American polarization has produced two popular primary candidates: real estate mogul, TV personality Donald Trump and Vermont Sen. Bernie Sanders. Despite seeming very different, both candidates understand the importance of popular issues for voters in their parties.
Surprisingly, given Trump’s clear affluence, both candidates support increasing taxes on the wealthy and preventing cuts to social safety net programs.
According to CNN, Sanders said “large corporations will have to pay under a Sanders Administration more in taxes so that we can use that revenue to rebuild our crumbling infrastructure, create the jobs we need, (and) make sure that every kid who has the ability is able to get a college education in America because public colleges and public universities will be tuition-free.”
Donald Trump told Fox News that his fellow candidates are “going to cut Social Security, Medicare and Medicaid… (but he’s) not going to do that.”
According to the Pew Research Center, in 2013, 62 percent of Republicans believed “it was more important to continue current spending levels for Social Security and Medicare than to take steps to reduce the budget deficit.”
Trump may be more in tune with the party base than some Republicans think.
The domination by these underdogs was unexpected and is being dismissed as a fluke by the candidates’ respective mainstream party members. Bernie’s stand on tax reform seems unrealistic to most Clinton supporters. Trump’s appeal to the Tea Party is so disturbing to mainstream conservatives that the National Review, a flagship conservative paper, regularly ridicules Trump and his supporters.
Both Trump and Sanders, outliers a few months ago, are beginning to outpace their corresponding party favorites: former Florida Gov. Jeb Bush and former Secretary of State Hillary Clinton, respectively.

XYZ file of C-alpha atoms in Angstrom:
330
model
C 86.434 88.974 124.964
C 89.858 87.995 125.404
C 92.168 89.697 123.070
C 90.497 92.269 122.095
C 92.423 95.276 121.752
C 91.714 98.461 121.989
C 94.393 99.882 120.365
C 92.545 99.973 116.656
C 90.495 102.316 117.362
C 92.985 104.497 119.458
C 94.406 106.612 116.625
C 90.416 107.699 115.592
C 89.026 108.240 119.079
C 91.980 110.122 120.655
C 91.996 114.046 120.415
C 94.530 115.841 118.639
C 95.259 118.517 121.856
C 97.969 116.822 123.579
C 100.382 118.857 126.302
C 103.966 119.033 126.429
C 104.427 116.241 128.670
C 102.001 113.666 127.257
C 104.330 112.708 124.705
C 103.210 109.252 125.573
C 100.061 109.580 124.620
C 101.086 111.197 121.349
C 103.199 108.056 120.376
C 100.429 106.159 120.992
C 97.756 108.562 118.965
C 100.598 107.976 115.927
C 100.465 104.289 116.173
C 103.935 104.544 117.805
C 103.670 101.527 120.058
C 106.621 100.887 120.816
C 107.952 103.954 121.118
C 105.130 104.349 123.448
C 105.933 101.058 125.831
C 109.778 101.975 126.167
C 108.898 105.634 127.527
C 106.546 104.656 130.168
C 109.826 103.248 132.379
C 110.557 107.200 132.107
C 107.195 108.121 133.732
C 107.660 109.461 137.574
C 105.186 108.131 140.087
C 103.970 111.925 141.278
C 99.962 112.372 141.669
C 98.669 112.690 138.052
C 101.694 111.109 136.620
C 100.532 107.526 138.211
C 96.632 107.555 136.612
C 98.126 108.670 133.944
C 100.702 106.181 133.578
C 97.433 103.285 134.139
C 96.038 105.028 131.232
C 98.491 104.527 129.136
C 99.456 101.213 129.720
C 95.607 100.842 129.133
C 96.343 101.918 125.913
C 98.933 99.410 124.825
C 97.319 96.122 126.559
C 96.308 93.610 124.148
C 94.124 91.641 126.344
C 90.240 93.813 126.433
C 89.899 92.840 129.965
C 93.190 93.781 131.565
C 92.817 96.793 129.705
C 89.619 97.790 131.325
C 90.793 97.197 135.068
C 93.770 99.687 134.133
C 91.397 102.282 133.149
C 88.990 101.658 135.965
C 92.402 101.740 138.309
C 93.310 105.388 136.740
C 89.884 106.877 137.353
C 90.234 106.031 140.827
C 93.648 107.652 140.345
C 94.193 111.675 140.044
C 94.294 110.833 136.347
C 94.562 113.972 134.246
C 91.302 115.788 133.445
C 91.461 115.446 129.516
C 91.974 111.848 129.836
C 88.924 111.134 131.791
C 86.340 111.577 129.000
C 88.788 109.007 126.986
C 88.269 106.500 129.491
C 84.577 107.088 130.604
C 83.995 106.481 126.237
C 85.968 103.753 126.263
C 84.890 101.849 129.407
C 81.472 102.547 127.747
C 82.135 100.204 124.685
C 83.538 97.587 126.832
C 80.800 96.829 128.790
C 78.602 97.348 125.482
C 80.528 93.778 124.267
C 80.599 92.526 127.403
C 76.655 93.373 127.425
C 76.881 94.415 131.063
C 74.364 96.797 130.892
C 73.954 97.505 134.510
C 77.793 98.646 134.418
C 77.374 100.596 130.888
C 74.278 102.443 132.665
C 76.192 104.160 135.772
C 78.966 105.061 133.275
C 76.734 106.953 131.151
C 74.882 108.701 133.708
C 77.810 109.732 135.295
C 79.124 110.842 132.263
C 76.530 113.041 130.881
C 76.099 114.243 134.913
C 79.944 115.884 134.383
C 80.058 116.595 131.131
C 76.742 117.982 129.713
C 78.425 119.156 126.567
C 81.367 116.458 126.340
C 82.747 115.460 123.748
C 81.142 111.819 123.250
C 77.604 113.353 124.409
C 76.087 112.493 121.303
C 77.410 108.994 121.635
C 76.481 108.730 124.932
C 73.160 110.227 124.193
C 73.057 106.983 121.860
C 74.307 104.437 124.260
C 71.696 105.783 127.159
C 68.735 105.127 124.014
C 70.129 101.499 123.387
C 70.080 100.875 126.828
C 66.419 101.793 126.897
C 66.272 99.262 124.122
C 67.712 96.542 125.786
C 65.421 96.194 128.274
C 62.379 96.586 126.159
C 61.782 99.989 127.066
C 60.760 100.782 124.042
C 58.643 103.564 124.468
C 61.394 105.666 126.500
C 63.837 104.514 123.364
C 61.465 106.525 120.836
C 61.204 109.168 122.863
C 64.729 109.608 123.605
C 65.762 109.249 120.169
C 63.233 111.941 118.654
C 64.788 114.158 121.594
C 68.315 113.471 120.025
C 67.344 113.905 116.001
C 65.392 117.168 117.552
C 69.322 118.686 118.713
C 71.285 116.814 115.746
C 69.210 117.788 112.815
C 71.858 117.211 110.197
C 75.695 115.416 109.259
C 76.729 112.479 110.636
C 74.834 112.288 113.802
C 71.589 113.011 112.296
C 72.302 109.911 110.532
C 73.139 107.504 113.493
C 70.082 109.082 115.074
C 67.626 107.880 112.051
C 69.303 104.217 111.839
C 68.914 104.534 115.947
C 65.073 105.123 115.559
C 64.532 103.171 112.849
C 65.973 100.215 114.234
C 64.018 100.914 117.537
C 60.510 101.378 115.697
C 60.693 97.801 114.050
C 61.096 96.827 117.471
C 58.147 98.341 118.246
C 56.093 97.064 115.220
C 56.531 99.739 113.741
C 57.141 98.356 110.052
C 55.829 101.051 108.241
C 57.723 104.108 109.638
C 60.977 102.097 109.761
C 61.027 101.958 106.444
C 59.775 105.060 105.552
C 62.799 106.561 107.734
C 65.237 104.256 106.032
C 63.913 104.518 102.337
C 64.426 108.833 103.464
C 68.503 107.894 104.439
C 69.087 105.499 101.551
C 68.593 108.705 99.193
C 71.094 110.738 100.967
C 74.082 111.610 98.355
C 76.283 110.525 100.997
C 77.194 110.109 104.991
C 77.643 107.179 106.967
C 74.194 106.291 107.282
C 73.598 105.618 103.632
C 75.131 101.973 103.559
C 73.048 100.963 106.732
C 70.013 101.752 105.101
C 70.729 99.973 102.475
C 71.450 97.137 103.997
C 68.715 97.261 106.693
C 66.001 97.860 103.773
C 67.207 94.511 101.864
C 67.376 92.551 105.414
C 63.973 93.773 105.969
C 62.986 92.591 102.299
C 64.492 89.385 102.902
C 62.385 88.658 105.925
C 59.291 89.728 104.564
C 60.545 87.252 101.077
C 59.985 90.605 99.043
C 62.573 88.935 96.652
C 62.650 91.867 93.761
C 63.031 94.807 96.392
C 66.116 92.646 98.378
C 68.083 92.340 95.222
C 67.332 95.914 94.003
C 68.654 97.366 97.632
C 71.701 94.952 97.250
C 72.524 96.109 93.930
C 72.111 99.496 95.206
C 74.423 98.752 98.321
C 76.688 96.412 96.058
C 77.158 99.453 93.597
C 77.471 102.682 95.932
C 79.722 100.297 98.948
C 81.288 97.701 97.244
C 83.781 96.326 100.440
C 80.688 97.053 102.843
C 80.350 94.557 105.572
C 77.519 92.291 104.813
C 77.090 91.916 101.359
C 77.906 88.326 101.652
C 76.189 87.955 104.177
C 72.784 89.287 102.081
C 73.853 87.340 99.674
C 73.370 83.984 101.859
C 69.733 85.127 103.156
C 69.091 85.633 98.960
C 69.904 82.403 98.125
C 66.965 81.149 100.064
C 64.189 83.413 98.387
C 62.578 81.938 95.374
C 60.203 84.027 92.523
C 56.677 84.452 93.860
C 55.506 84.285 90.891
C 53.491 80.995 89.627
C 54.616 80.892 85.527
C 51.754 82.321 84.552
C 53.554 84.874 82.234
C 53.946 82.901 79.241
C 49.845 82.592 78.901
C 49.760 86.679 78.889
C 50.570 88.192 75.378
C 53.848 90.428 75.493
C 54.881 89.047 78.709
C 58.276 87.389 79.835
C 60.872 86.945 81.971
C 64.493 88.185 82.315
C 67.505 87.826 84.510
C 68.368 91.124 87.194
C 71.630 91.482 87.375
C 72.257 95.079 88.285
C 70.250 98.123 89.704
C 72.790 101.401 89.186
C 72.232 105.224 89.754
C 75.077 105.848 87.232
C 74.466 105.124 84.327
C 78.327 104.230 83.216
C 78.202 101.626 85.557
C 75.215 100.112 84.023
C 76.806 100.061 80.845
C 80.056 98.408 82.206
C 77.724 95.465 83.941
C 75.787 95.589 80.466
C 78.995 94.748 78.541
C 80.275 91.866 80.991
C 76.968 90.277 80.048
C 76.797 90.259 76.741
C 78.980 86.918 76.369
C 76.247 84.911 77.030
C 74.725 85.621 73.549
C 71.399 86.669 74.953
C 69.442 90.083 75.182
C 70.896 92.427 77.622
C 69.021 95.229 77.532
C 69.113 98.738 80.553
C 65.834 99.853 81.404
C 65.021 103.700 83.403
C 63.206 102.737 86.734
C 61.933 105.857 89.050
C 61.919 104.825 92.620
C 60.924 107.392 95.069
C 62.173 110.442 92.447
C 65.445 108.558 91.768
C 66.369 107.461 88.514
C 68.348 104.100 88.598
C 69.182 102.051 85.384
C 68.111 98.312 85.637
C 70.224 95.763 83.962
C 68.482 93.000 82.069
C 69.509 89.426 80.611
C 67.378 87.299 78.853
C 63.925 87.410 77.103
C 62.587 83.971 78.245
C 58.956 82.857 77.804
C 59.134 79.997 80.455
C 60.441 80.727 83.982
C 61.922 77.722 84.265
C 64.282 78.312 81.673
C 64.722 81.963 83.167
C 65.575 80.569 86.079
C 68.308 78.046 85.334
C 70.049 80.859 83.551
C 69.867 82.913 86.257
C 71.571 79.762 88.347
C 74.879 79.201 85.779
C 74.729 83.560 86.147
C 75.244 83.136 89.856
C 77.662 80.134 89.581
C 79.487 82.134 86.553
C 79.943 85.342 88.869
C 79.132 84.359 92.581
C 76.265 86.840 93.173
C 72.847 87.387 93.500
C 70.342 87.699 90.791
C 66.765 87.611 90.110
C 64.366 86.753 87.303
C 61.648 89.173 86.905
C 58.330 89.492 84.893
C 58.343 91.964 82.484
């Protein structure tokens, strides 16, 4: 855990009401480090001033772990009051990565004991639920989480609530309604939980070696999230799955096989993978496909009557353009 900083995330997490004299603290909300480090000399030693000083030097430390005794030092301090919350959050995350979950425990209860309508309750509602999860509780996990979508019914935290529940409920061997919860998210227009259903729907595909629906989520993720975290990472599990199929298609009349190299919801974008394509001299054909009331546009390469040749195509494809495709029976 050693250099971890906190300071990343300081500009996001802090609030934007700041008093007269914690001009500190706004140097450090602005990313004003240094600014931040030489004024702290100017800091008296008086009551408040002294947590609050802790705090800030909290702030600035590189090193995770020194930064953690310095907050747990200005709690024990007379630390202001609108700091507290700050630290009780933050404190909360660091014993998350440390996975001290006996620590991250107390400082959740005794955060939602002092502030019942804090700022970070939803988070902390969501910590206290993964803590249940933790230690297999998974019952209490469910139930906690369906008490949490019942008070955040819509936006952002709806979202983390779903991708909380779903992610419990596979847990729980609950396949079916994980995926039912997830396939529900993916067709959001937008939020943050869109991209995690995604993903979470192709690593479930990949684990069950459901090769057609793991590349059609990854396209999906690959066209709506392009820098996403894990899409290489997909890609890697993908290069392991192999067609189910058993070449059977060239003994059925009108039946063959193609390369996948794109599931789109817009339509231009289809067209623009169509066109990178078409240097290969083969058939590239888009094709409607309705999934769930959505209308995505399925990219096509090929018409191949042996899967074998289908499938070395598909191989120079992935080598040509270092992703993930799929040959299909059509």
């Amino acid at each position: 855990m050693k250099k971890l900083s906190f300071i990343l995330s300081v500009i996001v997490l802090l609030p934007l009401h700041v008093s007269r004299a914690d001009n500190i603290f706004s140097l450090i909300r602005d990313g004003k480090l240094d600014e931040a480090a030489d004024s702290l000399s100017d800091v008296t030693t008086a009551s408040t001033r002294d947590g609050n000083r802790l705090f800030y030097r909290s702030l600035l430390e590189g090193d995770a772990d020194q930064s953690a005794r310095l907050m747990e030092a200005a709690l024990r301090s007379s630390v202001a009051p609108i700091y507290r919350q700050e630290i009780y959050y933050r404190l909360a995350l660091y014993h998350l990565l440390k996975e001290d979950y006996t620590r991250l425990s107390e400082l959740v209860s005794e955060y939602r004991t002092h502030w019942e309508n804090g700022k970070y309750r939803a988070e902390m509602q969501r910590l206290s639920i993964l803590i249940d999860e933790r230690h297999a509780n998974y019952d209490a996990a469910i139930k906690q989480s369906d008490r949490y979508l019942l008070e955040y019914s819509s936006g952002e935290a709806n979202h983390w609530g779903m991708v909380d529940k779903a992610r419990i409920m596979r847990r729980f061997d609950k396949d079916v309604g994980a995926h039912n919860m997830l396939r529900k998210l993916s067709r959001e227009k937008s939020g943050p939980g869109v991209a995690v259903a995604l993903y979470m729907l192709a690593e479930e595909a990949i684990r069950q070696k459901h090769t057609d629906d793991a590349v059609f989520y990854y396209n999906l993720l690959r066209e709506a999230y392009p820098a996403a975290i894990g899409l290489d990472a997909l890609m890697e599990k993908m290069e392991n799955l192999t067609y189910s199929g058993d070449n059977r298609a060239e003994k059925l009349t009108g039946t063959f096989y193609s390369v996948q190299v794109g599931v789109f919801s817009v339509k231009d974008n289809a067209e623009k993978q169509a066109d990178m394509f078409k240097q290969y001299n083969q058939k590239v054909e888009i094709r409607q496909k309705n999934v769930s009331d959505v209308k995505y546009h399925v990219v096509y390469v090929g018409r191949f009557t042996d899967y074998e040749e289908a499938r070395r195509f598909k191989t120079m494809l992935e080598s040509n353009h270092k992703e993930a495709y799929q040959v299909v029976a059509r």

Trump’s and Sanders’s protection of welfare programs demonstrates the depth of their popular appeal. Both are offering real variety to a political process that, for many Americans, comes across as stale or petty.
Until Clinton’s recent appearance on “The Tonight Show Starring Jimmy Fallon,” Trump and Sanders were frontrunners in their respective primary polls. Sanders led Clinton by 7 points in the New Hampshire poll, and Trump currently leads with 30 percent approval — 10 points more than runner-up Carson.
It is clear the candidates are similar in many respects. However, it would be wrong to say they are two sides of the same coin. Sanders has experience as a public servant while Trump does not. Sanders has been consistently left of center in his politics while Trump has wavered in his beliefs, most notably on abortion.
Sanders is radically against money in politics. On the other hand, Trump regularly donated to candidates such as Clinton, who he provided donations to from 2002 to 2007, according to Politico.
Our county’s political polarization is ultimately responsible for the overwhelming appeal for these two unlikely candidates. While the content of Trump’s and Sanders’s messages are vastly different, the effect and charm of their campaigns unearth both the same frustrations over domestic policy and the desire for a shift toward genuine leadership.
Jonathan Gonzalez is a sophomore majoring in philosophy.